With back to school season upon us, the world of education your children and grandchildren face is not the one you grew up in. For starters, a college degree is much more expensive today, and this is reflected in sky-high levels of student debt. According to the New York Federal Reserve Bank:
- U.S. student debt nearly tripled from 2004 to 2012, with both the number of borrowers and the average debt balance rising some 70%
- Roughly 17% of borrowers are 90 or more days delinquent
- About 44% of borrowers have not even started repayment yet
It is ironic that students are taking on so much debt to pay for education at a time when, thanks to the Internet, information and knowledge flow more freely than ever before. But many students (and their parents) are stuck in the conventional thinking that an aspiring collegiate must gain acceptance to the most elite, highest-ranking institution possible, and then do whatever it takes to pay for it.
The encyclopedia, newspaper and music industries offer a lesson in what happens when conventional thinking collides with a new technological reality. Education is in for a similar sea-change.
People have long suspected that undergraduate instruction at elite universities might not be worth the price of admission, because the faculty is so focused on research. Now there are studies showing that most students who are good enough to gain admission to the most elite schools do just as well in future earnings when they attend a less elite, more affordable school.
Today, Khan Academy has gained the support of Google and the Bill and Melinda Gates Foundation in taking the concept of “affordable” to a whole new level. With the goal of providing “a free world-class education for anyone anywhere,” the academy offers over 3,000 tutorial videos on a variety of subjects for free online. Prestigious schools such as Rice, Stanford and Yale have followed suit, making their own course videos freely available.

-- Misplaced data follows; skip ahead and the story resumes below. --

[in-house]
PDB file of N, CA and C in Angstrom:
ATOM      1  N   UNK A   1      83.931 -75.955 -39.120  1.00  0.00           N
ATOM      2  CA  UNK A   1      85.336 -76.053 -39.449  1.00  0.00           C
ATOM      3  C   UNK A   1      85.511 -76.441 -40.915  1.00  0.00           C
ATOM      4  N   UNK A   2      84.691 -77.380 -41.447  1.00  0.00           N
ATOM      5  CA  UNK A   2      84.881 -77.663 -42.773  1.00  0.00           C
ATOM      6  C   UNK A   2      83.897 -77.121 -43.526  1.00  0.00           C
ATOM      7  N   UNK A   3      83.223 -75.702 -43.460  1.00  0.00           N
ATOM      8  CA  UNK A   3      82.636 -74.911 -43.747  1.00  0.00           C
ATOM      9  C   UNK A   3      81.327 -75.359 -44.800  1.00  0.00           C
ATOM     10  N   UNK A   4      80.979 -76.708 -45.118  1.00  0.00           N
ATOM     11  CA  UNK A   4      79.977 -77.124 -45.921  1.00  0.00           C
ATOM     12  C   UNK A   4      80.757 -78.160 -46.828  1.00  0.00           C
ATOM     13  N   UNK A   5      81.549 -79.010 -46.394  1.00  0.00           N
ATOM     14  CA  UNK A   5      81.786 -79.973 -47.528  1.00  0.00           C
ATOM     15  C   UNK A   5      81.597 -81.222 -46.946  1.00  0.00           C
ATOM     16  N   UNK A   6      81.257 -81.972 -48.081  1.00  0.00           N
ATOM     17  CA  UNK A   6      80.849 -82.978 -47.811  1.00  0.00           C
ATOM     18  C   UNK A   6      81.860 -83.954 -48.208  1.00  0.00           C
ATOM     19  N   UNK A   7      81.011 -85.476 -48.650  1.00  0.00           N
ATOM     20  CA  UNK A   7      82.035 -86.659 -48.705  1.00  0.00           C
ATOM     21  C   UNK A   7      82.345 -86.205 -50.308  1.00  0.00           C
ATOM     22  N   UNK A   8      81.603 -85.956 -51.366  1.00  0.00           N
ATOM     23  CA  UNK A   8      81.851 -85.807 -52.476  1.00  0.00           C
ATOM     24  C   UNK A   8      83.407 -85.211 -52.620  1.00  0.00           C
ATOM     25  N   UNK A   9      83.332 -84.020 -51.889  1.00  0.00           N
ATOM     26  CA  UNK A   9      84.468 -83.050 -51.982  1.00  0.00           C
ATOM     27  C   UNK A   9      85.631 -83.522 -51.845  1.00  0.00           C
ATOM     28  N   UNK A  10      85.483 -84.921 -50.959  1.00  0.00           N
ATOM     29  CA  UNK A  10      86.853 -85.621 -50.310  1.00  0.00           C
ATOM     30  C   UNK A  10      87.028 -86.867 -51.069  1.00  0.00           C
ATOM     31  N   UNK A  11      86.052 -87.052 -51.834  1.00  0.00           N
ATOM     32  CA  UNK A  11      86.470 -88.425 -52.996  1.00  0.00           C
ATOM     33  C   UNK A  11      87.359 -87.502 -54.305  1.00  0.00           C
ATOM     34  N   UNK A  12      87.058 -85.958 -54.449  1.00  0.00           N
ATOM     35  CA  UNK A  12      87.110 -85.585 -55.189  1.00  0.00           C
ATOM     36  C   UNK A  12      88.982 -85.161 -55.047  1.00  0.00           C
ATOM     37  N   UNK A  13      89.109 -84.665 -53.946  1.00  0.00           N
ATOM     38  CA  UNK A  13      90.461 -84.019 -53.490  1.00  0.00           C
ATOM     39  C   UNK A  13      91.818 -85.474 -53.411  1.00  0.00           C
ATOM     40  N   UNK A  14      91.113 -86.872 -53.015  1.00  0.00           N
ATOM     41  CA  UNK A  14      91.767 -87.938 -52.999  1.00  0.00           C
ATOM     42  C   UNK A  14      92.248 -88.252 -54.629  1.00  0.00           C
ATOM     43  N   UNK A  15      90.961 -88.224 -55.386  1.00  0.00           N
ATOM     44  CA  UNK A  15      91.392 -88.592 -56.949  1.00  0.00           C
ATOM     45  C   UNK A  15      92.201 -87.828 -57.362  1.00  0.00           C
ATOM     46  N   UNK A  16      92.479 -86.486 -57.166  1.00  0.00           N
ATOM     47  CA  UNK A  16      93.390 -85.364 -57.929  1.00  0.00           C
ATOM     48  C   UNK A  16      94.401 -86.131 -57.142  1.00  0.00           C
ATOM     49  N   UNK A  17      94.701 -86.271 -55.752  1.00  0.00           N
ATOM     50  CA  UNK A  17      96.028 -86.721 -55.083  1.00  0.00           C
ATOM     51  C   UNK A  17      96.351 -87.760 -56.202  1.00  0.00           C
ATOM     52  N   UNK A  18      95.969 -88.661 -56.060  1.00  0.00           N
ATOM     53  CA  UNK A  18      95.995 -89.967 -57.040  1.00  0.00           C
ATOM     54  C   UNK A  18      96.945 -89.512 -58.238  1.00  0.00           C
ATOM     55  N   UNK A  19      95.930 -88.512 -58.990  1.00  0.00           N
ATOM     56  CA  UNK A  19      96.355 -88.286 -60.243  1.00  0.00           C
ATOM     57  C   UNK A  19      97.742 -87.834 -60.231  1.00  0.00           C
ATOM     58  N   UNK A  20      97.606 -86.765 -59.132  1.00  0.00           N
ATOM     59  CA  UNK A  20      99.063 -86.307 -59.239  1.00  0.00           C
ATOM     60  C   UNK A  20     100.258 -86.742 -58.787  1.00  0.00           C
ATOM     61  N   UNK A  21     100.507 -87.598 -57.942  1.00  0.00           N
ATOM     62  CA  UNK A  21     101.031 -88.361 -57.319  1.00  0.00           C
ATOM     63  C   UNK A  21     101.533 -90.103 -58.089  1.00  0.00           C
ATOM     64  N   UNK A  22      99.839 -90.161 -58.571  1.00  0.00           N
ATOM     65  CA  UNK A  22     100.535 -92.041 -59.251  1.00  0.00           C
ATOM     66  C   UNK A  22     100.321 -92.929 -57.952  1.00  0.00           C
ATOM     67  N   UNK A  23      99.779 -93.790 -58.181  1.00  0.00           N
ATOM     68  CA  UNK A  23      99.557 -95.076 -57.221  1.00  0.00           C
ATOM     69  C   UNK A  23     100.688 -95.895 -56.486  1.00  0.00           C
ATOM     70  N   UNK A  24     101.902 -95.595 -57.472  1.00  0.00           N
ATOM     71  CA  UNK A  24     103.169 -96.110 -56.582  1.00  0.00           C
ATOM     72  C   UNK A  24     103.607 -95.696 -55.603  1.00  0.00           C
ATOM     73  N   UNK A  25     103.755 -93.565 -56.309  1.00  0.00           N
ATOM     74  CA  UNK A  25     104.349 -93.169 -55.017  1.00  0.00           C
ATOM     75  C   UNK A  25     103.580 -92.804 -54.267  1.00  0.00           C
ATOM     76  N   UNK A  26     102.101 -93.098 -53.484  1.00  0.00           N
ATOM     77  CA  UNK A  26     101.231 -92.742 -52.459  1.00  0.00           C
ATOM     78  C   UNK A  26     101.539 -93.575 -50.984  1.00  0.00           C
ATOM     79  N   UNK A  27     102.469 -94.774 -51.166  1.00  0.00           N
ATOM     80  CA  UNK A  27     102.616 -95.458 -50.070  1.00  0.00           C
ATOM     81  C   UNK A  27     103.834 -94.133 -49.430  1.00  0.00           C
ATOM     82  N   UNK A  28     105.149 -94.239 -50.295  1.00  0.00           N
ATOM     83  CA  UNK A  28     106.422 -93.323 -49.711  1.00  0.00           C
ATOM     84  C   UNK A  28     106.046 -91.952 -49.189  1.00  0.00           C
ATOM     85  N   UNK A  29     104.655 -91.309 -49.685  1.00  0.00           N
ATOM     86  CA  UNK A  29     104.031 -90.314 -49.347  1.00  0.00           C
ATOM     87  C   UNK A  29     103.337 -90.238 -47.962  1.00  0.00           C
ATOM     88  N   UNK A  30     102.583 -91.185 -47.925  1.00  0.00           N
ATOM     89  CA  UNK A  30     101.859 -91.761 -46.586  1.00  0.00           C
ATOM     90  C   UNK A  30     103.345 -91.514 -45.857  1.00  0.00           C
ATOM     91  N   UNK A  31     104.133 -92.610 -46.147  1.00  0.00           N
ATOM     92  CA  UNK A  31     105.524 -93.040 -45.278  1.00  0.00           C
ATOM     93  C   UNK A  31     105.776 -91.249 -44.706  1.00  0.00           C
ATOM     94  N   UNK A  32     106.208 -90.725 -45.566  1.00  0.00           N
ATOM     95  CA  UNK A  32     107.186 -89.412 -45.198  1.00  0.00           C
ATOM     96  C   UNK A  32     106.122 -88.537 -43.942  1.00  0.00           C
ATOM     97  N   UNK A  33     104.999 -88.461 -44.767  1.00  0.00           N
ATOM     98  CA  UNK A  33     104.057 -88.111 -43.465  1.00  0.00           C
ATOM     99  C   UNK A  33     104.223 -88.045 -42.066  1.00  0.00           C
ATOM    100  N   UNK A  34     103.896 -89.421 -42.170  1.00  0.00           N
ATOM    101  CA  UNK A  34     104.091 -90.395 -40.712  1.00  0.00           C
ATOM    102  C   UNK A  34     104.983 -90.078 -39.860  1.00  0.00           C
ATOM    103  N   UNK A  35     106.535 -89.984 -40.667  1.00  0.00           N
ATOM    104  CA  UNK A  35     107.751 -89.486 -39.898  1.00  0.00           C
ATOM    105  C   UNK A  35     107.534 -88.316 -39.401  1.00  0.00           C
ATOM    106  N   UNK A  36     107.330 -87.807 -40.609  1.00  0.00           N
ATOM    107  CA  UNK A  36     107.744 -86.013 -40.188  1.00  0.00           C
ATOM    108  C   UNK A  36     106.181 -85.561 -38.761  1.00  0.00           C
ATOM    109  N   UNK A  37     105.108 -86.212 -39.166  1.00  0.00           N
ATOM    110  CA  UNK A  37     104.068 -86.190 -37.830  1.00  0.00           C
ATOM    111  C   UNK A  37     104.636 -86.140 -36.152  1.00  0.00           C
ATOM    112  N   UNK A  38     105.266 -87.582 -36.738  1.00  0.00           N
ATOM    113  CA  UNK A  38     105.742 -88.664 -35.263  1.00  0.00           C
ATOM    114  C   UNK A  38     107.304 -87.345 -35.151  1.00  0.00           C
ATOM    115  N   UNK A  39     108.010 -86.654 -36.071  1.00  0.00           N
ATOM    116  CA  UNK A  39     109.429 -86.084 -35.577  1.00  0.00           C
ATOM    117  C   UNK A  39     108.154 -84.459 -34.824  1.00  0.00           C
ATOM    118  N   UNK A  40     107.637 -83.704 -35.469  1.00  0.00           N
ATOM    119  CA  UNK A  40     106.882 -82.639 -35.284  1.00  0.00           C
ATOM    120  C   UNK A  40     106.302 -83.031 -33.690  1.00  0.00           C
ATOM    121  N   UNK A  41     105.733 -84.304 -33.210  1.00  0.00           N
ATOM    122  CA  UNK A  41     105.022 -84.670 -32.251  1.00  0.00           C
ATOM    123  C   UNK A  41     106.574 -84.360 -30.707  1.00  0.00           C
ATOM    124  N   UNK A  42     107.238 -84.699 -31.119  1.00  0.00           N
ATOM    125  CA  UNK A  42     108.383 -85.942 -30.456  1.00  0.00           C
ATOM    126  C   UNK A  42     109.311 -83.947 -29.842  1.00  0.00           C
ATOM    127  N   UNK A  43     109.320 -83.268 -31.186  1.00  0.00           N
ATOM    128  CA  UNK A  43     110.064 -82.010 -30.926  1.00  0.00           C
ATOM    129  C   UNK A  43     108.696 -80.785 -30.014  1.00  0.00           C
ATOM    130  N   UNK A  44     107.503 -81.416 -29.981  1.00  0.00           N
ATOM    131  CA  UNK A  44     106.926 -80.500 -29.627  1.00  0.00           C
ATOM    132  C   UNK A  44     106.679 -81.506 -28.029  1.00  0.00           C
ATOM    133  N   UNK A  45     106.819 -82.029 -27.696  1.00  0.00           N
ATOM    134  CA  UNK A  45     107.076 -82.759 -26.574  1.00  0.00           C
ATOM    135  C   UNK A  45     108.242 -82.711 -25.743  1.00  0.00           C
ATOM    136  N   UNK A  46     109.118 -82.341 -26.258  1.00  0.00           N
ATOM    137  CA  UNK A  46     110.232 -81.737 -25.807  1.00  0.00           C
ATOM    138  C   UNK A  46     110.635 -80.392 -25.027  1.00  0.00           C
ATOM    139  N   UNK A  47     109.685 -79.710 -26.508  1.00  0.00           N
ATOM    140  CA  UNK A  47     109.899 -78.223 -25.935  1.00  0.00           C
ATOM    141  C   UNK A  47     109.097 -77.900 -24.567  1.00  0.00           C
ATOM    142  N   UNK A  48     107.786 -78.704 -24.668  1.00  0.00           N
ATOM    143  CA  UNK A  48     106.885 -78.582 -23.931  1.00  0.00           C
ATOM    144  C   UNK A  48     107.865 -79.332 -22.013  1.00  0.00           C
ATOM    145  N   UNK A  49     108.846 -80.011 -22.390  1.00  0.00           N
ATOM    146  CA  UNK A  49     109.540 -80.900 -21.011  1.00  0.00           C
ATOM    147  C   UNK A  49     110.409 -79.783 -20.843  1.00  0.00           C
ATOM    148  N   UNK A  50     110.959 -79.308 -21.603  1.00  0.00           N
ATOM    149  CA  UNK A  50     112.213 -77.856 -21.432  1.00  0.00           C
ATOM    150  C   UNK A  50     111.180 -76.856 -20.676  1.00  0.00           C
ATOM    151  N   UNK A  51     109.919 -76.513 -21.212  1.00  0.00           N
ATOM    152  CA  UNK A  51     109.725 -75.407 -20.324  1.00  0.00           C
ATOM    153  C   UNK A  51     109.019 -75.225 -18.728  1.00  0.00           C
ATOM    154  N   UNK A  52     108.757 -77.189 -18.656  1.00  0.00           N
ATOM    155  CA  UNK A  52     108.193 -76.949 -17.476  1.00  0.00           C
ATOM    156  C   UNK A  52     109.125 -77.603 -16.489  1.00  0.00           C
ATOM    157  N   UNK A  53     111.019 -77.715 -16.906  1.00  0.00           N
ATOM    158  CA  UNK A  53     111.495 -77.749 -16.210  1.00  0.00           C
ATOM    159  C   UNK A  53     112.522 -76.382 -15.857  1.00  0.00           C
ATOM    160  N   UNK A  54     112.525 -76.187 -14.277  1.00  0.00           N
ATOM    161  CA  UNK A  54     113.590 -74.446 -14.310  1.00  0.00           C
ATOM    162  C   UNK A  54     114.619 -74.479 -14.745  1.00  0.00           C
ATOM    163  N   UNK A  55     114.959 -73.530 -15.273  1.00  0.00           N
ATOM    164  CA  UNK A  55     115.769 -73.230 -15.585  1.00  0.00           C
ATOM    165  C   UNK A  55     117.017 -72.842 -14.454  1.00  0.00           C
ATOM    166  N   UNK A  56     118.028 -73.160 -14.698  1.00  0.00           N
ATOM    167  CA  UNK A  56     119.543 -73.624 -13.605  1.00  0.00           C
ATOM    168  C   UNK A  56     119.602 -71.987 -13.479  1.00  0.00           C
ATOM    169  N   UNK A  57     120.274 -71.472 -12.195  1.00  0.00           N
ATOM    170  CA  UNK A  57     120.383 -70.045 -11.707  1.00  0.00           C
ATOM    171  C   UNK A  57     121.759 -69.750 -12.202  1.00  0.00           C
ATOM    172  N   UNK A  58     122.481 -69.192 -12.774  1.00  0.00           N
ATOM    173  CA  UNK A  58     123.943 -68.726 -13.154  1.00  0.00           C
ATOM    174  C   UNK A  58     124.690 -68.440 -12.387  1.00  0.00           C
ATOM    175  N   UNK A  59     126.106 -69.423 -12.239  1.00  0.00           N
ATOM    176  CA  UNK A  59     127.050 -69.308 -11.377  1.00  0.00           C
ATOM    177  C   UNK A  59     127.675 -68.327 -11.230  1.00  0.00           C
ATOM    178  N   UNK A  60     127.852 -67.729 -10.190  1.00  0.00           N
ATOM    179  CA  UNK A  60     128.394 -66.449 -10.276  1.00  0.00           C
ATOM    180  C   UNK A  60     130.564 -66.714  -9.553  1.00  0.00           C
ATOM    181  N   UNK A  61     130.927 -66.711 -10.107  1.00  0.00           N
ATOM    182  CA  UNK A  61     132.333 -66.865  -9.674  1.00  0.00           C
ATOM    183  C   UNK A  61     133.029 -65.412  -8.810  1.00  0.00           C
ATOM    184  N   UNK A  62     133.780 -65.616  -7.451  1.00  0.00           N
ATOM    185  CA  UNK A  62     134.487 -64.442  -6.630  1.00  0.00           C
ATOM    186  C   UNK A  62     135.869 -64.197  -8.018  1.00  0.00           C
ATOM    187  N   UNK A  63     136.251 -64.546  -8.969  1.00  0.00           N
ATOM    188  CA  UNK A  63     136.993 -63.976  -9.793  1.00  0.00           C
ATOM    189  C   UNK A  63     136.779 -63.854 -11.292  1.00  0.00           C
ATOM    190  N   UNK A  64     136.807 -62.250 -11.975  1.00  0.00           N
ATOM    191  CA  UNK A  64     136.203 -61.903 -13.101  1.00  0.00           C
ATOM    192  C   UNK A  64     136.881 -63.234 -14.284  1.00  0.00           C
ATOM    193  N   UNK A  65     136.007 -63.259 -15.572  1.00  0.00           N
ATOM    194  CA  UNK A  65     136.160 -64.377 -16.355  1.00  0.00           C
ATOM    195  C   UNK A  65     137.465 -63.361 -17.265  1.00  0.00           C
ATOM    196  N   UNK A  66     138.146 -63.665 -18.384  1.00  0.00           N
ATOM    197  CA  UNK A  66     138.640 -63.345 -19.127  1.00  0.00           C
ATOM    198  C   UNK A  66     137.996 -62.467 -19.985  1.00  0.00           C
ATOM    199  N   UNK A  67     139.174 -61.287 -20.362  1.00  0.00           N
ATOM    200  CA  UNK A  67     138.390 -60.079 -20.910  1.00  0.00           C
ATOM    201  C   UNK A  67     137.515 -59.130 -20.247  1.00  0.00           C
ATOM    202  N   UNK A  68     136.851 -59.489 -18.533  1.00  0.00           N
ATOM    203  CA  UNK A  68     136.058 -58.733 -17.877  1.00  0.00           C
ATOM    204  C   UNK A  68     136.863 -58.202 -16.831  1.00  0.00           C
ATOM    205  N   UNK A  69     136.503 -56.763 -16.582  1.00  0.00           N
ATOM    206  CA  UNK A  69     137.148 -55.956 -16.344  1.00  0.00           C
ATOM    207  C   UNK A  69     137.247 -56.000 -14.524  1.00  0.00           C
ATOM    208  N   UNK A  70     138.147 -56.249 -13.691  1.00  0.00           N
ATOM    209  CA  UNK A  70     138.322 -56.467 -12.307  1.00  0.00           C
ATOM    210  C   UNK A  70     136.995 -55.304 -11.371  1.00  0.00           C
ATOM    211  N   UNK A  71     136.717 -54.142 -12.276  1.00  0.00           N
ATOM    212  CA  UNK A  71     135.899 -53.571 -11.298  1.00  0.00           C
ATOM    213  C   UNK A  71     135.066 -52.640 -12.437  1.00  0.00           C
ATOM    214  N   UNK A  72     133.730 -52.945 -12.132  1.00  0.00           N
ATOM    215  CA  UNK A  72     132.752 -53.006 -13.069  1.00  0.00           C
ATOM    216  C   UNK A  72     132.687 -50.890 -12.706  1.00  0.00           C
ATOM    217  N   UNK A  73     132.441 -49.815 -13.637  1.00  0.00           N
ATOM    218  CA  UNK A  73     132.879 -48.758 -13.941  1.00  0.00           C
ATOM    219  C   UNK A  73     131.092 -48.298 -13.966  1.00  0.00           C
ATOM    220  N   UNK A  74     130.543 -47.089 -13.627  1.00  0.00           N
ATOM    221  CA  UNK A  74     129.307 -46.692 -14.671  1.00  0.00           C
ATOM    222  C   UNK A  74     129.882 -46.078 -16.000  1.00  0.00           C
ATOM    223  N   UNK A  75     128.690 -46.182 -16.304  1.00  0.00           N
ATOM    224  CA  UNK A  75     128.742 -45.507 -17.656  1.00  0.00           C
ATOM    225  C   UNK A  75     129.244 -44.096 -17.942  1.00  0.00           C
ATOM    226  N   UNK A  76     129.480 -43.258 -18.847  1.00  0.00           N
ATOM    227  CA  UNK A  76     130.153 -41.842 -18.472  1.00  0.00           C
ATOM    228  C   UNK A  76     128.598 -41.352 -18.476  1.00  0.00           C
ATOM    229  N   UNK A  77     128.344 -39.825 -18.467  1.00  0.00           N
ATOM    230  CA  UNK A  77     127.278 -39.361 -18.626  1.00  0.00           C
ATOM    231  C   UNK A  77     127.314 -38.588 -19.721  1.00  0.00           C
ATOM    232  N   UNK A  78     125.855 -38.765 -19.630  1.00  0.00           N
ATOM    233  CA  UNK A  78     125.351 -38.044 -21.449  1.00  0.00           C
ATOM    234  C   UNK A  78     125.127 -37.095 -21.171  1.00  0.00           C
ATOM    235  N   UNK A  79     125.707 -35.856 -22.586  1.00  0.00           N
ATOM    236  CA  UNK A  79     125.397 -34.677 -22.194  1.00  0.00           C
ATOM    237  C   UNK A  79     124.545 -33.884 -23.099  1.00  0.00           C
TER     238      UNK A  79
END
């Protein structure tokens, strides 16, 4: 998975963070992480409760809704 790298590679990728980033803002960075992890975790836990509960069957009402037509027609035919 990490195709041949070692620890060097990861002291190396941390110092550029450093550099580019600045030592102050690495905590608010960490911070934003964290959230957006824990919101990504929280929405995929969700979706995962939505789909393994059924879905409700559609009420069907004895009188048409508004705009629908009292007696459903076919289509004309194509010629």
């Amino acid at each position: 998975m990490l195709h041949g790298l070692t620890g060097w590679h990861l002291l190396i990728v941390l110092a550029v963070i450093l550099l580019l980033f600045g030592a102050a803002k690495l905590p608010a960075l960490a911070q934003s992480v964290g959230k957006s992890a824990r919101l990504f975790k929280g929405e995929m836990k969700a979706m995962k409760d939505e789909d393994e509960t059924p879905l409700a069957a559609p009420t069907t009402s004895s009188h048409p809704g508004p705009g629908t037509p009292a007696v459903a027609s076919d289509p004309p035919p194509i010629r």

And while tuition prices for traditional classes continue to rise, the amount families actually pay for college has declined since 2010, due to economizing (read more). Opportunities to economize will only increase with the growing availability of quality education from a variety of sources.
The lesson you should take from this is to embrace the brave new world when planning for the education of your children or grandchildren. For instance, rather than an expensive-to-obtain degree, you might want to consider an honors program at a state university. These offer small classes and even select residence halls filled with exceptional students focused on learning rather than partying.
Carefully research and consider all options, from online study to a hybrid education that combines, say, two years of online community college with two years at a university. Most importantly, don’t wreck your child’s finances or your own just to get a “prestigious” name printed on a diploma. Many options are out there. Rethink your child’s college education strategy and don’t get caught off-guard by a tsunami of change.
As your unbiased sounding board on all financial matters, call PARTNERSINWEALTH to discuss planning for your family’s education expenses. We can facilitate these important discussions fairly and objectively (and with experience; we have kids in college, too). For more information, helpful guidance or professional assistance, please contact Jim Waters, CFP®, at PARTNERSINWEALTH , 713.964.4028 or firstname.lastname@example.org.